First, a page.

Season Opener is the “Perfect Introduction to Classical Music” with Superstar Chopin Pianist
For Immediate Release
Press Contact: Kelly Kapaun/Juliana Minsky, 805/687-3322
“Fliter plays with such grace and heartfelt sincerity...if an artist cannot engage your emotions in the oft-recorded, oft-heard music then they might as well go away and breed chickens. Fliter, by whatever magical means, touches the heart.” – Gramophone
Santa Barbara, CA, September 25, 2014 – Maestro Nir Kabaretti leads the Santa Barbara Symphony and special guest artist Ingrid Fliter in the powerful introduction to the 2014-2015 Season, designed to reconnect the classics to people who love music. The Season opens with possibly the perfect introduction to classical music, including Rachmaninoff and Chopin – both works that are easily accessible to new audiences. The “Rachmaninoff and Chopin” concerts will be held in The Granada Theatre on Saturday, October 18 at 8 p.m. and Sunday, October 19 at 3 p.m.
Kabaretti opens with Shostakovich’s Festive Overture, followed by guest soloist Ingrid Fliter performing Chopin’s Piano Concerto No. 2. Rachmaninoff’s hauntingly beautiful Symphony No. 2; completes the evening with themes of hope and redemption.
“Classical Music has never been more vibrant, energetic and relevant to our lives” said Music Director Nir Kabaretti. “I wanted to start off our season with a fun night out to help Santa Barbarans reconnect with great music.”
What to listen for:
Shostakovich’s Festive Overture: The genuinely festive Festive Overture of 1954 was very likely inspired by the death of Shostakovich’s tormentor, Joseph Stalin, in 1953. It is seen as a musical celebration of the end of the Stalin era.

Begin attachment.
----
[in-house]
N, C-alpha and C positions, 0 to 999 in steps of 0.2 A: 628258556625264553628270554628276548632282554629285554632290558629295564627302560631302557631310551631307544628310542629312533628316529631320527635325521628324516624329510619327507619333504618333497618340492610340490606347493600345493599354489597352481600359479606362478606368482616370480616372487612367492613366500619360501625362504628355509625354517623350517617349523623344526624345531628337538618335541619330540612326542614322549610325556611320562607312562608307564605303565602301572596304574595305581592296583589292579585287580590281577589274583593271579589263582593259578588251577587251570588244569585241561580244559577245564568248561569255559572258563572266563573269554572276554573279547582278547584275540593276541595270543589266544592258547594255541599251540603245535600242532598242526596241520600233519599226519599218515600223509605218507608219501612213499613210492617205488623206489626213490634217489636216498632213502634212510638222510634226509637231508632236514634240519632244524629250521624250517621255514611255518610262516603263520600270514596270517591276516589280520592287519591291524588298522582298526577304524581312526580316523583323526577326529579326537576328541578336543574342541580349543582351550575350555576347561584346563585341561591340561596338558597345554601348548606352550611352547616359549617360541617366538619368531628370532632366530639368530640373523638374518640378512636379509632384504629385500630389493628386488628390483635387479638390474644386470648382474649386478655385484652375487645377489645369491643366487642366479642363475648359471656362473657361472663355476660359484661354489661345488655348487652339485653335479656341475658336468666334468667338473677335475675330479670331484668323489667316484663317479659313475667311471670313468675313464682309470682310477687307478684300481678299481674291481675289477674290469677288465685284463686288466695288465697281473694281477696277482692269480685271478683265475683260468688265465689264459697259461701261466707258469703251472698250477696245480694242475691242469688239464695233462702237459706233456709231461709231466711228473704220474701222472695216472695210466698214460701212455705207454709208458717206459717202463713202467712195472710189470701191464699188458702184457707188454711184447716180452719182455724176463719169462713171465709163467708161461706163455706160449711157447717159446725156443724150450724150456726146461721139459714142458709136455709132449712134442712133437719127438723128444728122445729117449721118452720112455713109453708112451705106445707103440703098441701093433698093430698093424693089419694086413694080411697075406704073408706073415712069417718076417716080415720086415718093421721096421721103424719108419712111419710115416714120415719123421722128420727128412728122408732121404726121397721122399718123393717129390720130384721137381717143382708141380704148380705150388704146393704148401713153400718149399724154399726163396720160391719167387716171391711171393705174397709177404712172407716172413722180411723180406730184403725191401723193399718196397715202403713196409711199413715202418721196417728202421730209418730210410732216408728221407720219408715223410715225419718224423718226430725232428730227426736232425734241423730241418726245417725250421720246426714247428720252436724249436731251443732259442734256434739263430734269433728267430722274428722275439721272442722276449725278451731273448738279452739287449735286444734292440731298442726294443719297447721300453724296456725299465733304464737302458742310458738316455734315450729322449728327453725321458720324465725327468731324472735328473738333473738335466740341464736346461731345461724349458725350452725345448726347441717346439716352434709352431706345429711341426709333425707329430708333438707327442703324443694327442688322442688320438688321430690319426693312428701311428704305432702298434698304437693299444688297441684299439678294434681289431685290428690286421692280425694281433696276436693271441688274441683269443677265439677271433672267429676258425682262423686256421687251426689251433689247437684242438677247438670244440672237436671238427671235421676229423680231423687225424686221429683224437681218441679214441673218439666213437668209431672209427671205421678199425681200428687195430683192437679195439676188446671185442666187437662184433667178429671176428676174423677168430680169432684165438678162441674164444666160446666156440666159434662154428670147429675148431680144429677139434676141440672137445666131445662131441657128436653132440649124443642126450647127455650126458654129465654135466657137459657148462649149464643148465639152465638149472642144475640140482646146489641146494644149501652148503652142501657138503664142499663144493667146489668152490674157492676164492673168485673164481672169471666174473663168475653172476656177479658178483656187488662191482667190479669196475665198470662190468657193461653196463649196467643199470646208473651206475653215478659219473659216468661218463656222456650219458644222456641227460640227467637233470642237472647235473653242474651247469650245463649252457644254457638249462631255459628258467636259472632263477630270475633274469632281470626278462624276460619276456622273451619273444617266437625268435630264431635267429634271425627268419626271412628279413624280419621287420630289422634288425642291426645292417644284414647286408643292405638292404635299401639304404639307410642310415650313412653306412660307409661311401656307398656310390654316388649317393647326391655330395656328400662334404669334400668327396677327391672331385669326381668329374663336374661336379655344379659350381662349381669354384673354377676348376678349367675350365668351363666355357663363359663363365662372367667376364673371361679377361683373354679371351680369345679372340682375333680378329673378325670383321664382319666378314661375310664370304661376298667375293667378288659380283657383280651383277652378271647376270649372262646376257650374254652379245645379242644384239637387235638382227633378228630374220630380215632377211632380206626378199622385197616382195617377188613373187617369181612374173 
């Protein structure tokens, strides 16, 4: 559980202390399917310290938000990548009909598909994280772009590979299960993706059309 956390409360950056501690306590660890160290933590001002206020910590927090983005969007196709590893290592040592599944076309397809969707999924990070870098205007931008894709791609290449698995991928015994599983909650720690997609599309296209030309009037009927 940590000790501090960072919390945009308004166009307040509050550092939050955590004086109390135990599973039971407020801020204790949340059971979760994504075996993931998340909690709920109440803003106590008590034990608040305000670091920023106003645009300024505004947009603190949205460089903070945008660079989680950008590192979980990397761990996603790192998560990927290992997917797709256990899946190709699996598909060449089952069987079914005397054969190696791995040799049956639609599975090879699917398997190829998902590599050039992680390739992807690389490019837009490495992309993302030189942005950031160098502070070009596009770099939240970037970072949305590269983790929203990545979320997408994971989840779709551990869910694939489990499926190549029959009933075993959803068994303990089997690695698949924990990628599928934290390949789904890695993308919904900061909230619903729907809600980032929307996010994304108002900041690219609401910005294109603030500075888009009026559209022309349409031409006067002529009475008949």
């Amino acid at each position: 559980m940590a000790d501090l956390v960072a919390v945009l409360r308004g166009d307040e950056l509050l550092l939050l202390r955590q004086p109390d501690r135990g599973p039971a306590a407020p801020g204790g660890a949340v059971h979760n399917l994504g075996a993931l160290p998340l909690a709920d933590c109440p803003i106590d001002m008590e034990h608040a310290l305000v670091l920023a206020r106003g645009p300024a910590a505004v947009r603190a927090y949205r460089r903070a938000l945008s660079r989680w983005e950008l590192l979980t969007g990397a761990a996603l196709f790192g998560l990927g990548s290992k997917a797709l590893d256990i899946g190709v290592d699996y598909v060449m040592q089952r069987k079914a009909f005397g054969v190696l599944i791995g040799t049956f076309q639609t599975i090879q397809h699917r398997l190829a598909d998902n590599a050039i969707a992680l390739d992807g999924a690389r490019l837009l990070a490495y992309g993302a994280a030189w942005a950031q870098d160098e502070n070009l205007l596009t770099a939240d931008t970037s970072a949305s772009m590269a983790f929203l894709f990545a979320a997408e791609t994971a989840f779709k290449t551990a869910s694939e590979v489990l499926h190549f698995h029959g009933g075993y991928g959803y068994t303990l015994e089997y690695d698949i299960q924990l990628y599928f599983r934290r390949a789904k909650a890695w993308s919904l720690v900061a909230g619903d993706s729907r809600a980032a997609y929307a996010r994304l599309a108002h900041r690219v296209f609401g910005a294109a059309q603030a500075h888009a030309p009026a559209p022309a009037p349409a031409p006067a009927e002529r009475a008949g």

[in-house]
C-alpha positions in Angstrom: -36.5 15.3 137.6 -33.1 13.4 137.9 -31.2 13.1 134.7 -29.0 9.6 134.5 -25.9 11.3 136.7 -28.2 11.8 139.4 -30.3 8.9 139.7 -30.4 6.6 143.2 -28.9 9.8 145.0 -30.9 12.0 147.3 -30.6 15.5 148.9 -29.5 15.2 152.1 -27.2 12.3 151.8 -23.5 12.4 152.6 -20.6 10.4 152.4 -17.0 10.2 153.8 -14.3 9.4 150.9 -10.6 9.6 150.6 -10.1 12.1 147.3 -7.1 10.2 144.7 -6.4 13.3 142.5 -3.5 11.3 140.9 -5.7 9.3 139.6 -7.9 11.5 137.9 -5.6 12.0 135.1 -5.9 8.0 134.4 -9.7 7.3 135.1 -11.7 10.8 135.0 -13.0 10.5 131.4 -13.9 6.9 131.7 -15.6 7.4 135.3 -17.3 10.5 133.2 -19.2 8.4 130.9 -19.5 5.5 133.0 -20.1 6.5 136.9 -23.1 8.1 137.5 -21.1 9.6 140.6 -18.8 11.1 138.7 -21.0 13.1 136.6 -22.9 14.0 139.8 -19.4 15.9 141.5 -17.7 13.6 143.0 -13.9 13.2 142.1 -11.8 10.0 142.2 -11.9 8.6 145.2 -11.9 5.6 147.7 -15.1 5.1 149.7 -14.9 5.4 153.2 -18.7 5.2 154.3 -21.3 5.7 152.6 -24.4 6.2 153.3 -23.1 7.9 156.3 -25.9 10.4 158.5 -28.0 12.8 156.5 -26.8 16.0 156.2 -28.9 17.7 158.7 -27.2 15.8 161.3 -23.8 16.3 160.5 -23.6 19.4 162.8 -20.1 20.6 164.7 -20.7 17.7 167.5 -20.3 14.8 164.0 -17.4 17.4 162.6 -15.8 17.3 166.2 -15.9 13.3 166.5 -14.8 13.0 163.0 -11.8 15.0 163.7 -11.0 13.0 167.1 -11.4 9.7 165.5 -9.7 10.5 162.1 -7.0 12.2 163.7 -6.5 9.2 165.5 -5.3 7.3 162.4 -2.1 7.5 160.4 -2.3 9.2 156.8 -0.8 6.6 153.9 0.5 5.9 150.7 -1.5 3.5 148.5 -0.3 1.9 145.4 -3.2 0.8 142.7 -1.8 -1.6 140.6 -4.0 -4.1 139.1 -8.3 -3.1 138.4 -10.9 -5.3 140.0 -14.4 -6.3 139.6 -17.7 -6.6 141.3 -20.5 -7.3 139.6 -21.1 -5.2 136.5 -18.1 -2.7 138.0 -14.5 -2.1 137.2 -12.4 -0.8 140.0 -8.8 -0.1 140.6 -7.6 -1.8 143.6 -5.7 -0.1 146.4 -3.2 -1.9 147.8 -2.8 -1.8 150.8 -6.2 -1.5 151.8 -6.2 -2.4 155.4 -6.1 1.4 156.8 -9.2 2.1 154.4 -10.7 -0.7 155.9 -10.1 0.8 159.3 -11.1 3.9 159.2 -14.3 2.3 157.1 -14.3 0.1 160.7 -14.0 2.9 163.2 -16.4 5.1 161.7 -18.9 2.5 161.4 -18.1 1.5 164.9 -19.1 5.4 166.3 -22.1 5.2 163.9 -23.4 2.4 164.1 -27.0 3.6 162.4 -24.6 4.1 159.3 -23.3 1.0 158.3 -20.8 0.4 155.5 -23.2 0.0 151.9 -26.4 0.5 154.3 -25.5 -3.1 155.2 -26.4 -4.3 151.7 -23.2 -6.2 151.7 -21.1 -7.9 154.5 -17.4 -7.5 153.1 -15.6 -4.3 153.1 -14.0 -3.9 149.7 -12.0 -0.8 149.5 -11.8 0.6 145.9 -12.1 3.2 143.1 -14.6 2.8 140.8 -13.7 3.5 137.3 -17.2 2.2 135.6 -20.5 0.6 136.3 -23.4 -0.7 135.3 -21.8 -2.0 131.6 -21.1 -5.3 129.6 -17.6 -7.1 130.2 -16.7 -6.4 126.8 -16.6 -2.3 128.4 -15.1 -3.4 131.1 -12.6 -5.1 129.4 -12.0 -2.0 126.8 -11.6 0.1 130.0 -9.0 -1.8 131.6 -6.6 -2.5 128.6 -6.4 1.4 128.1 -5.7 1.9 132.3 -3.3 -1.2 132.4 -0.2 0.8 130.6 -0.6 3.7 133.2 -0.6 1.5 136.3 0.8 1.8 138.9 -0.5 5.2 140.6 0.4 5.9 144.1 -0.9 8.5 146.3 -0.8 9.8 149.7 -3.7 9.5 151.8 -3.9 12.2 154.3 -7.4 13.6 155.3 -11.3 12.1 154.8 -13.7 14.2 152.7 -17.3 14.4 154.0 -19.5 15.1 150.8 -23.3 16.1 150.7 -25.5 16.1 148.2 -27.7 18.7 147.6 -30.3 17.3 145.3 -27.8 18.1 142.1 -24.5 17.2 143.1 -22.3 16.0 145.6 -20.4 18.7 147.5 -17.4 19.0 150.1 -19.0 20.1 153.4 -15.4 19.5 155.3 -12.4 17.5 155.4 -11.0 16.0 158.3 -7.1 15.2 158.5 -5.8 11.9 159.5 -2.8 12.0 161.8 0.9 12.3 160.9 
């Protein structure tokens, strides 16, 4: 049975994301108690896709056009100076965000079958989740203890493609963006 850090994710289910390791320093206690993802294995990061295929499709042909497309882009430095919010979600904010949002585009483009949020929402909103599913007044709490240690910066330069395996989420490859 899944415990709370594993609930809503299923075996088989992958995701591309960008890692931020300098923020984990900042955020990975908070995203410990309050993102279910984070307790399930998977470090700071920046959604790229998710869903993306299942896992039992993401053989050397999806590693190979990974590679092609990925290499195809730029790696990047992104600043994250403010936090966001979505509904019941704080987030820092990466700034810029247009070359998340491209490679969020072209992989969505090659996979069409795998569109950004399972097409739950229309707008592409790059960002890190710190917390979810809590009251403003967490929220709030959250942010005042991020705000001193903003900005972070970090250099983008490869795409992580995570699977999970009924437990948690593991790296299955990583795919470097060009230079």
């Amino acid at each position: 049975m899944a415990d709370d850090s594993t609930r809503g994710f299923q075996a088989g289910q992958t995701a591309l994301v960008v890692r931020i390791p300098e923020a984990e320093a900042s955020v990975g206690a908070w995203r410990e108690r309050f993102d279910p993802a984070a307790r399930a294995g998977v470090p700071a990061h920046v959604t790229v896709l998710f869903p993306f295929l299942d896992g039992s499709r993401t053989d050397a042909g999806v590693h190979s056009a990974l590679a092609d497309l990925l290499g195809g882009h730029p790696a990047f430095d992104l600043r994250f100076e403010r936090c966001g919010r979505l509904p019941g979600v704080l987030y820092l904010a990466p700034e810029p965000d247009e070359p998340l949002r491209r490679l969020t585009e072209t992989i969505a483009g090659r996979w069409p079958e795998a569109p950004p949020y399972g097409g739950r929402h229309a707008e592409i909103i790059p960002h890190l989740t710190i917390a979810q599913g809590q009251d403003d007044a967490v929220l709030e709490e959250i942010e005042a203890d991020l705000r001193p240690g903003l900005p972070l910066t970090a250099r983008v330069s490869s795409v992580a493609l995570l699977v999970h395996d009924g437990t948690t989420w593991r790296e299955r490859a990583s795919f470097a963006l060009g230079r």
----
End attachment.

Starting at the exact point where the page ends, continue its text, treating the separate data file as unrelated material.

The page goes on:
Chopin’s Piano Concerto No. 2: The second movement of Chopin’s Piano Concerto No. 2 has a piano melody that cuts right to the heart. It is perhaps the most perfect musical embodiment of unrequited love in all of Western music.
Rachmaninoff’s Symphony No. 2: Rachmaninoff as 1970’s pop star? Eric Carmen’s 1976 hit song “Never Gonna Fall In Love Again” is based on the third movement (main theme) from Rachmaninoff’s Symphony No.2 You’ll recognize the melody instantly and enjoy the deeper exploration of the tune.
Argentinian pianist Ingrid Fliter sprang to international attention when she was awarded the 2006 Gilmore Artist Award, one of only a handful of pianists to have received this honor. The Gilmore Artist Award is presented to an exceptional pianist who, regardless of age or nationality, possesses profound musicianship and charisma and who sustains a career as a major international concert artist. Fliter has established a reputation as one of the pre-eminent interpreters of Chopin.
THE PROGRAM: Rachmaninoff and Chopin
Evening: Saturday, October 18, 8:00 pm
Matinee: Sunday, October 19, 3:00 pm
Nir Kabaretti, Conductor
Ingrid Fliter, Piano
Shostakovich: Festive Overture
Chopin: Piano Concerto No. 2